There are many things about Waldorf Education that resonate in my heart with a loud "yes". One of the most significant is the event frequently known as the Advent Spiral. It never ceases to amaze me how one can create such meaningful beauty in the simplest of ways. I've always had a thing for labyrinths, and a spiral is a very simple labyrinth. In our school, the windows of the Eurythmy room are darkened, many greens are hung, and a very simple spiral of greens is laid out on the floor. It has a long path into the center, where a single candle is lit on a stump of wood, and a short path out. The spiral is lovingly decorated with all kinds of rock crystals, some wooden animals, and cut out paper stars. The children receive a red apple with a sprig of green and a small candle from their teacher. They walk slowly to the stump, light their candle, and place it on one of the paper stars. When all the children have walked, the room is illuminated by 20 candles.

What makes this simple little ceremony so special is the wonderful accompanyment we enjoy from two master lyre players, the reverence that the teachers hold, and the loving care that has been taken in decorating the room so beautifully. The children's personalities are very much evident. In this group of Children's Gardeners, age 4 through 6, the older children strike out with purpose and confidence, ready to take the responsibility of showing the youngers how it is done. The little children want to hold hands with their parents, are often dreamily lost in the beauty of the crystals and wooden animals, and frequently loose their way in the spiral (the older kids find this hilarious).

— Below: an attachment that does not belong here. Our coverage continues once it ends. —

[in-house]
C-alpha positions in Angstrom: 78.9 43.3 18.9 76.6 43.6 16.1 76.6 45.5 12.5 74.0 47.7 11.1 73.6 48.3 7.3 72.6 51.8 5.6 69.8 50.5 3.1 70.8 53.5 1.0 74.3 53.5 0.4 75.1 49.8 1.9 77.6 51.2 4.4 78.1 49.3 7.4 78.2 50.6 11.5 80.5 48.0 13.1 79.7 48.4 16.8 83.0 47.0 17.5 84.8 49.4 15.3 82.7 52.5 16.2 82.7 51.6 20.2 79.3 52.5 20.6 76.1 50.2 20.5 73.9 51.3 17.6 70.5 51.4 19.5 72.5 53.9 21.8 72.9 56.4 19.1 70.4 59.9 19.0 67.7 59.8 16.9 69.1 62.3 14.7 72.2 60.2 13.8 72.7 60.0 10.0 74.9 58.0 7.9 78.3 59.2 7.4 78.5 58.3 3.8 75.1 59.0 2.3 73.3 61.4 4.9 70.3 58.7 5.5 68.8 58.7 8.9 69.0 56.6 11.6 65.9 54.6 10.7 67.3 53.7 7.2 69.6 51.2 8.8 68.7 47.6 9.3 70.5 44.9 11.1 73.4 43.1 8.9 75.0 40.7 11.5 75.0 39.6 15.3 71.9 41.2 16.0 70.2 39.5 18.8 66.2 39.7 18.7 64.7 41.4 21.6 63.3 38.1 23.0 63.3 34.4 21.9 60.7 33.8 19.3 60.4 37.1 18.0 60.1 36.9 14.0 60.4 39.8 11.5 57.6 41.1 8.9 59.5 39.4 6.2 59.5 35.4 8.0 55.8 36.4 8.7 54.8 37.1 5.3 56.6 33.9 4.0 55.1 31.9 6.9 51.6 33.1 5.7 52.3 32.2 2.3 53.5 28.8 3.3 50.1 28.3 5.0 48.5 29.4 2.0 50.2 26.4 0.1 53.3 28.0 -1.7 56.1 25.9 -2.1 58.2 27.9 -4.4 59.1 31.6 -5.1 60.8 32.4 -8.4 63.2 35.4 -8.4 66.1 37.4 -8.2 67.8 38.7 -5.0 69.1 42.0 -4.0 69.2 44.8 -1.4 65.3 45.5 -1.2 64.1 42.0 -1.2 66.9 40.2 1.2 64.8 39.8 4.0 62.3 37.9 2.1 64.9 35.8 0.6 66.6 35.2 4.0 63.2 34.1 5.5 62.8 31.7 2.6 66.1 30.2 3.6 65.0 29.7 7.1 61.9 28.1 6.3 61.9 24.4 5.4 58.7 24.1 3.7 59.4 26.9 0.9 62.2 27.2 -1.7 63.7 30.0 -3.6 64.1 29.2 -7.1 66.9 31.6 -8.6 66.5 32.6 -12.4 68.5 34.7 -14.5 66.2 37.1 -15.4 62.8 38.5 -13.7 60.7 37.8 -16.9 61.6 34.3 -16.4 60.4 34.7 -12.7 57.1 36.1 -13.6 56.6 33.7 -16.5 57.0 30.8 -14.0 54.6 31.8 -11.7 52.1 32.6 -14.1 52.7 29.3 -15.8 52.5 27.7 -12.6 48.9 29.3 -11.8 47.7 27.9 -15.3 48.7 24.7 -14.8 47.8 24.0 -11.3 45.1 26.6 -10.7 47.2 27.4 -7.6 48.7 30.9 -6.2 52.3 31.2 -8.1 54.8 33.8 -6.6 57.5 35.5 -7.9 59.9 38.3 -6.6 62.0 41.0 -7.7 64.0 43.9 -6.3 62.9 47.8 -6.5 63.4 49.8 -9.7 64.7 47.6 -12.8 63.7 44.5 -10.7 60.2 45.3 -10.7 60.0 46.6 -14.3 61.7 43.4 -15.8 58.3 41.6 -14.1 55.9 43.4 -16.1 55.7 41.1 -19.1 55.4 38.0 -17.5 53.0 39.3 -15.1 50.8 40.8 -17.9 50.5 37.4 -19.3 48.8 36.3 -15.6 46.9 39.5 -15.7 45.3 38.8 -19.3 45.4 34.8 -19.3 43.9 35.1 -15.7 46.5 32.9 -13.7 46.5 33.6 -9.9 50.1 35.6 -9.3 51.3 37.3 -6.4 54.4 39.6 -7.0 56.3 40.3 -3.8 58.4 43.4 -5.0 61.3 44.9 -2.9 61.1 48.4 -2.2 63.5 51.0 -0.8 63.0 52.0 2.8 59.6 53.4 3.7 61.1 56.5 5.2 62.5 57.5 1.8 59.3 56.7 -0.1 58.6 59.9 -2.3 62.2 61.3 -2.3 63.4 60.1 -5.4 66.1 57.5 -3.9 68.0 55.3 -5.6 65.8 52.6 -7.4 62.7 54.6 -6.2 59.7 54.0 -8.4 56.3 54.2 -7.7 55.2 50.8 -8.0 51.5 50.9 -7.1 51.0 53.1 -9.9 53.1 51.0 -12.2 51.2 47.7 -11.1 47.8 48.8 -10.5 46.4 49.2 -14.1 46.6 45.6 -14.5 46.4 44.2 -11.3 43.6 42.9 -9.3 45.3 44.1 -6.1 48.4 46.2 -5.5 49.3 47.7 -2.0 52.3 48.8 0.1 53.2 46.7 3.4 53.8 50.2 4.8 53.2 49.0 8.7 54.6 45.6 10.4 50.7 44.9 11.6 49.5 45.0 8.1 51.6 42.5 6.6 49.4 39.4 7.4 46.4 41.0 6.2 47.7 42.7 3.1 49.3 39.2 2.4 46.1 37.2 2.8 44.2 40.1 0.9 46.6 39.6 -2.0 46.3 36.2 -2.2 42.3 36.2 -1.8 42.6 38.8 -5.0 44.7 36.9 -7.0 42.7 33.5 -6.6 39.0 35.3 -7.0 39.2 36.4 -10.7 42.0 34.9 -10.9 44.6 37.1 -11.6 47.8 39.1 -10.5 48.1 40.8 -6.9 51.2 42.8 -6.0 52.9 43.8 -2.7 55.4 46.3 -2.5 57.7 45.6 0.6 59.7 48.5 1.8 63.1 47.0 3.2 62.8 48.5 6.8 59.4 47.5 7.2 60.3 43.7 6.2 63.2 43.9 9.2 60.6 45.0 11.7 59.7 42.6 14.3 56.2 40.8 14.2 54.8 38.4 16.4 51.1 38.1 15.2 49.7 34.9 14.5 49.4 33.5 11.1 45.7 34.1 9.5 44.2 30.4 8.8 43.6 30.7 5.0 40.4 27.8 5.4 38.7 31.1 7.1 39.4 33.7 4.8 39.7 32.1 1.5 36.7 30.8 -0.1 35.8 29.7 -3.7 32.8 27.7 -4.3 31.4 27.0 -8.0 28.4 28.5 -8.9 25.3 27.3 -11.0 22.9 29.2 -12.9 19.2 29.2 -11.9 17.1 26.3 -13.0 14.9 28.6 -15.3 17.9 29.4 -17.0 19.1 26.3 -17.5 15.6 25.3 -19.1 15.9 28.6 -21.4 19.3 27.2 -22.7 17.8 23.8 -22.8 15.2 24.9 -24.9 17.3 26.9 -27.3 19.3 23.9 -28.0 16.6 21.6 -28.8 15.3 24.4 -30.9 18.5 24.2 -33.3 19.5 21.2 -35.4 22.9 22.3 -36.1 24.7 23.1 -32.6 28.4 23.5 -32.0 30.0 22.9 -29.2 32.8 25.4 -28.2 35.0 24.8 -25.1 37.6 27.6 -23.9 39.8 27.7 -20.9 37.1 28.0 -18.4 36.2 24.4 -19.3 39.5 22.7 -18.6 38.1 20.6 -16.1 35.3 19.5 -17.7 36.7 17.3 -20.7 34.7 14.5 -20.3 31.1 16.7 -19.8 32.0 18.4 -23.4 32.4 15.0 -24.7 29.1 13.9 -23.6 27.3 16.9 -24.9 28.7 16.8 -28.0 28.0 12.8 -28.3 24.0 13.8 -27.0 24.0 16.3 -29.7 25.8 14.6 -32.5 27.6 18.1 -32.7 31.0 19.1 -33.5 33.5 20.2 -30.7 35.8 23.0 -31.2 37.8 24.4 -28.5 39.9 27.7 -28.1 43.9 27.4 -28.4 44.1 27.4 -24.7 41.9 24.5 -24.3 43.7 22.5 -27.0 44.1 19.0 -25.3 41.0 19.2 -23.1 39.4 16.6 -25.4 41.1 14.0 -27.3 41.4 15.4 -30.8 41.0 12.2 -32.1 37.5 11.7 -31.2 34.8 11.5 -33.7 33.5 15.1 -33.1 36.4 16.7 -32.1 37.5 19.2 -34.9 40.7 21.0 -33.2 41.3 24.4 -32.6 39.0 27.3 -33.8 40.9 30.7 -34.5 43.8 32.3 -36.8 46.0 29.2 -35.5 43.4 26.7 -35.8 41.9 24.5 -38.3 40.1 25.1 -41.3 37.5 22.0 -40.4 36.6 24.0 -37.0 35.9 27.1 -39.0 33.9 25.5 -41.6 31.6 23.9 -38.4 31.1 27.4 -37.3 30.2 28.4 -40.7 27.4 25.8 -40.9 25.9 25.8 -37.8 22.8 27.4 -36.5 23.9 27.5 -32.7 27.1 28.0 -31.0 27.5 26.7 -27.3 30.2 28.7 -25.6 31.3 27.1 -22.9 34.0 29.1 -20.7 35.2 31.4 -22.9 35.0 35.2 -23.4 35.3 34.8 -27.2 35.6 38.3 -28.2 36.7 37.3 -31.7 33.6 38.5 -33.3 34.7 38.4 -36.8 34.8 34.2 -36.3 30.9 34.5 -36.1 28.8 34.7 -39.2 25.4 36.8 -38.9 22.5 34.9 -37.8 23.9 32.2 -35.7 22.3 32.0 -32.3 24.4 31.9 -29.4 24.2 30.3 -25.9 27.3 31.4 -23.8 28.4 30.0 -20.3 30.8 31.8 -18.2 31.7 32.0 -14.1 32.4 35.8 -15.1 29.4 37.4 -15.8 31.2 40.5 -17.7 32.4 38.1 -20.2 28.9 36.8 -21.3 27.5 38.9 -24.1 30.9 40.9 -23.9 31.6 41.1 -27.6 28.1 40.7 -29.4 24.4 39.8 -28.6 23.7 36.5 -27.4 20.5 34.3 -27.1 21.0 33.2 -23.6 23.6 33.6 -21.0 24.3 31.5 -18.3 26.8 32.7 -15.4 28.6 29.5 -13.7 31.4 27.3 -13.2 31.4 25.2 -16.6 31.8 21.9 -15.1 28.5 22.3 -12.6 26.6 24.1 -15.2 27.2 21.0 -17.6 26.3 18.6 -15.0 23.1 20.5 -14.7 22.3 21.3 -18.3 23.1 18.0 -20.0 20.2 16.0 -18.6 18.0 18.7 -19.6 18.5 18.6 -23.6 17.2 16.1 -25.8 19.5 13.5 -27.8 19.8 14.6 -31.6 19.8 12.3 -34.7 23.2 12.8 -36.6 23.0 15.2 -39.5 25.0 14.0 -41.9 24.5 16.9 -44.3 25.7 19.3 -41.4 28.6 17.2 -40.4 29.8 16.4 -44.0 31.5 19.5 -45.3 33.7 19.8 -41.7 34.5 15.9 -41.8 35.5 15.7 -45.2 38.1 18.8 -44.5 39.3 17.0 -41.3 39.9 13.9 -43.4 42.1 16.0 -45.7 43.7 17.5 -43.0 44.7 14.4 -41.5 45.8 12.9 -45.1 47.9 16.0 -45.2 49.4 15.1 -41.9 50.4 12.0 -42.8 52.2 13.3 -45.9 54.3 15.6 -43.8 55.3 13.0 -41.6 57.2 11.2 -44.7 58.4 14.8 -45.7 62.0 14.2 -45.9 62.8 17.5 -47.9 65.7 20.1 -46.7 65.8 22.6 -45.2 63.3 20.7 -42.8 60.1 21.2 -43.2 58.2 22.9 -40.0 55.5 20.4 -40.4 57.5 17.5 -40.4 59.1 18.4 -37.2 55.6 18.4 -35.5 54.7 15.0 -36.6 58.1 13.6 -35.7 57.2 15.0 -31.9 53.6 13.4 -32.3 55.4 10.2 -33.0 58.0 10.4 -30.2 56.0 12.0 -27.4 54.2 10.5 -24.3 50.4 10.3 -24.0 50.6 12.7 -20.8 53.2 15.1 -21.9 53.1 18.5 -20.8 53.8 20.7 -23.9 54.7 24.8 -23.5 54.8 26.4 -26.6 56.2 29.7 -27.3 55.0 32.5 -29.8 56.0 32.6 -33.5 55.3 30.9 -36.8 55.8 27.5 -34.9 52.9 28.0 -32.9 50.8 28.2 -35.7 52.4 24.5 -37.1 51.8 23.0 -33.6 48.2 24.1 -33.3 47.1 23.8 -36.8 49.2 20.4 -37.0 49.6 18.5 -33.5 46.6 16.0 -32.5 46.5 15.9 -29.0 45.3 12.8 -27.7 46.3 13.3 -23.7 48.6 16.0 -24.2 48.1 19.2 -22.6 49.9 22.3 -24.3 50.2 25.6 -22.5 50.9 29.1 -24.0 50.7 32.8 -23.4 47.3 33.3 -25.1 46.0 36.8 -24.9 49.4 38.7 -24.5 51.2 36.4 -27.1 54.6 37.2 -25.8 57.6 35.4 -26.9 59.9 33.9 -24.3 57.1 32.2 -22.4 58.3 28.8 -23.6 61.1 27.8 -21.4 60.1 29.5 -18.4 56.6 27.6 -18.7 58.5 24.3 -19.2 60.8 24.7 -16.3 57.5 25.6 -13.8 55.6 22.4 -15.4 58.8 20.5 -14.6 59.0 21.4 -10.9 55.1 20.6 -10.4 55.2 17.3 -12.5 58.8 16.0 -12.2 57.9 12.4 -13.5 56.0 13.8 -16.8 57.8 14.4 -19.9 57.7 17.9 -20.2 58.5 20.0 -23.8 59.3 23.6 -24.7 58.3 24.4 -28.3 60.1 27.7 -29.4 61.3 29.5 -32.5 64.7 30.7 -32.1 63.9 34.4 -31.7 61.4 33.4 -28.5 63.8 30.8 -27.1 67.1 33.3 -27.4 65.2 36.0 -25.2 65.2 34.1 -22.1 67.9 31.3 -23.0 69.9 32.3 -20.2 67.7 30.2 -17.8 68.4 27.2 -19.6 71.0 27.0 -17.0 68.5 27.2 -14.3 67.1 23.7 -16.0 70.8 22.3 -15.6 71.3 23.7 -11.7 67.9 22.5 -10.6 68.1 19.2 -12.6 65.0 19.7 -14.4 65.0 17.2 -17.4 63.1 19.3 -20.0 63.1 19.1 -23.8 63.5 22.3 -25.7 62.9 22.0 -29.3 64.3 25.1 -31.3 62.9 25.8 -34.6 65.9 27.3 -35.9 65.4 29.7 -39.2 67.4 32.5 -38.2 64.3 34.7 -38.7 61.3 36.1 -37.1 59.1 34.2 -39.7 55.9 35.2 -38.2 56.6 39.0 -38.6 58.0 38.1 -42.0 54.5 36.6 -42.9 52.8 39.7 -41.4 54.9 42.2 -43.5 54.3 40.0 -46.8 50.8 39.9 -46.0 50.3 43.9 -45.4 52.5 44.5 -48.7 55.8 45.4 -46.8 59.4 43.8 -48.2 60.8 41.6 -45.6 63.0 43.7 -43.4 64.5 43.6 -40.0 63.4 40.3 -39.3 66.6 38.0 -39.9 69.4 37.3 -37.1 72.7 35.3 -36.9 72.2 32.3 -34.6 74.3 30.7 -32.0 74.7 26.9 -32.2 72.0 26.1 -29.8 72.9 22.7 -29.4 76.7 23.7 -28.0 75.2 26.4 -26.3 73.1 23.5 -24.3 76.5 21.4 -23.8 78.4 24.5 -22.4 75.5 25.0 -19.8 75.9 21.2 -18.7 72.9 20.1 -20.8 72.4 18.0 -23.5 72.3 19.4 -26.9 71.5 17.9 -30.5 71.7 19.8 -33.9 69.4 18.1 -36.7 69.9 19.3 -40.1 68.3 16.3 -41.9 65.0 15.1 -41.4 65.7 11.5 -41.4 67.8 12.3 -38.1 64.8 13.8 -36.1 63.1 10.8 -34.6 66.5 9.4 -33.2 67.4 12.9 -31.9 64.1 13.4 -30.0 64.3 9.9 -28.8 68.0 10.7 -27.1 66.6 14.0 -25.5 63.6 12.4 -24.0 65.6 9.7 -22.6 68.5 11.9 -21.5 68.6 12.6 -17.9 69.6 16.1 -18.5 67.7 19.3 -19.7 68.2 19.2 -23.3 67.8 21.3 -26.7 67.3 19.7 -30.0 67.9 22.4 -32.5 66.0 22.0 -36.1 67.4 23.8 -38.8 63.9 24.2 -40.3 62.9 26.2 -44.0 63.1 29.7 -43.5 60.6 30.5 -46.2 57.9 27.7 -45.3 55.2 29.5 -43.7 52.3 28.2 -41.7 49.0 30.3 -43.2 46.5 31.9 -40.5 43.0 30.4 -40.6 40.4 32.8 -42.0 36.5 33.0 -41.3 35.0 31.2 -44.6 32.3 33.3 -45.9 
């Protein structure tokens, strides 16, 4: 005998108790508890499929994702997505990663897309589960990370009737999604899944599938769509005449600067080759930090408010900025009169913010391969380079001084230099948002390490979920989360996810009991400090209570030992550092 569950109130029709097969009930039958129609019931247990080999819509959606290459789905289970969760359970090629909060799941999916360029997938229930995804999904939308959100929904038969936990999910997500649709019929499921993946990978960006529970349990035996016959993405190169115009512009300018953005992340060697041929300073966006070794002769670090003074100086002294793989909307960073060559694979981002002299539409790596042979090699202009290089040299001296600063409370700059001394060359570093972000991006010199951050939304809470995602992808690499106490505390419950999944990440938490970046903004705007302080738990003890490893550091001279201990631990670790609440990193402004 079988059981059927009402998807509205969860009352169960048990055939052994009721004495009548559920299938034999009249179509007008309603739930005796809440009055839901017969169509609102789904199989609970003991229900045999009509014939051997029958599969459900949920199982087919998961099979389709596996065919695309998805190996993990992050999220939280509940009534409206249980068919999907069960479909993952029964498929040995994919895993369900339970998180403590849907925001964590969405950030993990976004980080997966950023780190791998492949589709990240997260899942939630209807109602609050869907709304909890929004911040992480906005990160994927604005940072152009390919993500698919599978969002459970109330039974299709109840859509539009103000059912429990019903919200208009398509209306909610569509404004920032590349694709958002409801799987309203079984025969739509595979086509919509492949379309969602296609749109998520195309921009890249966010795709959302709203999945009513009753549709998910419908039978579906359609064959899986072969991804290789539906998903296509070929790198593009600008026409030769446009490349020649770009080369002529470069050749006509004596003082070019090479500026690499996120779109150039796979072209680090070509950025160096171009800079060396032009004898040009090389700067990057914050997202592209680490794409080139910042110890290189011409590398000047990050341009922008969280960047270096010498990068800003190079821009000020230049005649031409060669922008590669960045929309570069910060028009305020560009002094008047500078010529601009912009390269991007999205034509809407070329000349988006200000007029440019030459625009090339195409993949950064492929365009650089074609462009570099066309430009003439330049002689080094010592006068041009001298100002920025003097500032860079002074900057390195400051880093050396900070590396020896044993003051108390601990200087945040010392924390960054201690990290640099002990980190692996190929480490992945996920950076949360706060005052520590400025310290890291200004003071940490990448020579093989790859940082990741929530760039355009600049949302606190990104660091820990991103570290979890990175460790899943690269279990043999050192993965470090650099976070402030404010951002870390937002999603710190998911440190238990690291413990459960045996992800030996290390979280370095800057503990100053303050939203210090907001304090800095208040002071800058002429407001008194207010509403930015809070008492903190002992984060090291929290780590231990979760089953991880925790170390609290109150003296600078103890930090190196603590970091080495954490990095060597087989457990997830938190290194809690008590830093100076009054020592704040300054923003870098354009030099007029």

I was deeply touched by today's ceremony. For one, I've been coming off a very busy couple of weeks, and simply sitting in a candlelit room fragrant with the smell of pine boughs, listening to beautiful lyre music and holding my youngest on my lap, was a wonderful reminder to breathe in this season of last minute errands and mile long to do lists. On another level though I saw my child, now one of the oldest in her class, show her readiness to leave the world of playsilks and sandcastles behind, ready to cross the bridge into First Grade in less than a year. Not only will I no longer have any truly little ones in the house, but I never could have imagined almost 7 years ago that I would be so fortunate to watch my little special girl overcome such huge challenges and walk in front of me towards the center of the spiral, prepared for life and all that will meet her.

I simply love these moments that make me stop and catch my breath, and realize how very very blessed my life is.

Monday, December 8, 2008

holiday wishes

I am just stopping by quickly to wish all my Muslim friends a happy Eid. While I was home alone this morning, I came across this blog which chronicles one man's experience of this year's Hajj. I found his writing both instructive and moving. Enjoy!

Sunday, December 7, 2008

catching up

Well, and how was your Thanksgiving all those many days ago? It appears that in spite of my best efforts time has in fact moved forward! I spent the last week doing double duty in my own classroom and in someone else's. I don't recommend taking on preparing additional curricula on a regular basis, because it really interferes with things like family and eating and sleeping.

Having said all that, it was a great experience. I was asked by one of our class teachers to spend two mornings in Main Lesson with her class of 17, and I am glad I did. This is a challenging group of children, and I remember thinking that if I can teach them anything, I need not worry about my teaching skills. I do think I succeeded in my attempts. I found this group of kids really needed me to be firm and strong, but also flexible. They need to be seen as the individuals they are, and truly one has to work with each individual child to remind them of their best abilities. They taught me a lot about successful class teaching. I am so greatful to them! I also managed to pull off my first ever blackboard drawing, and it was actually quite nice.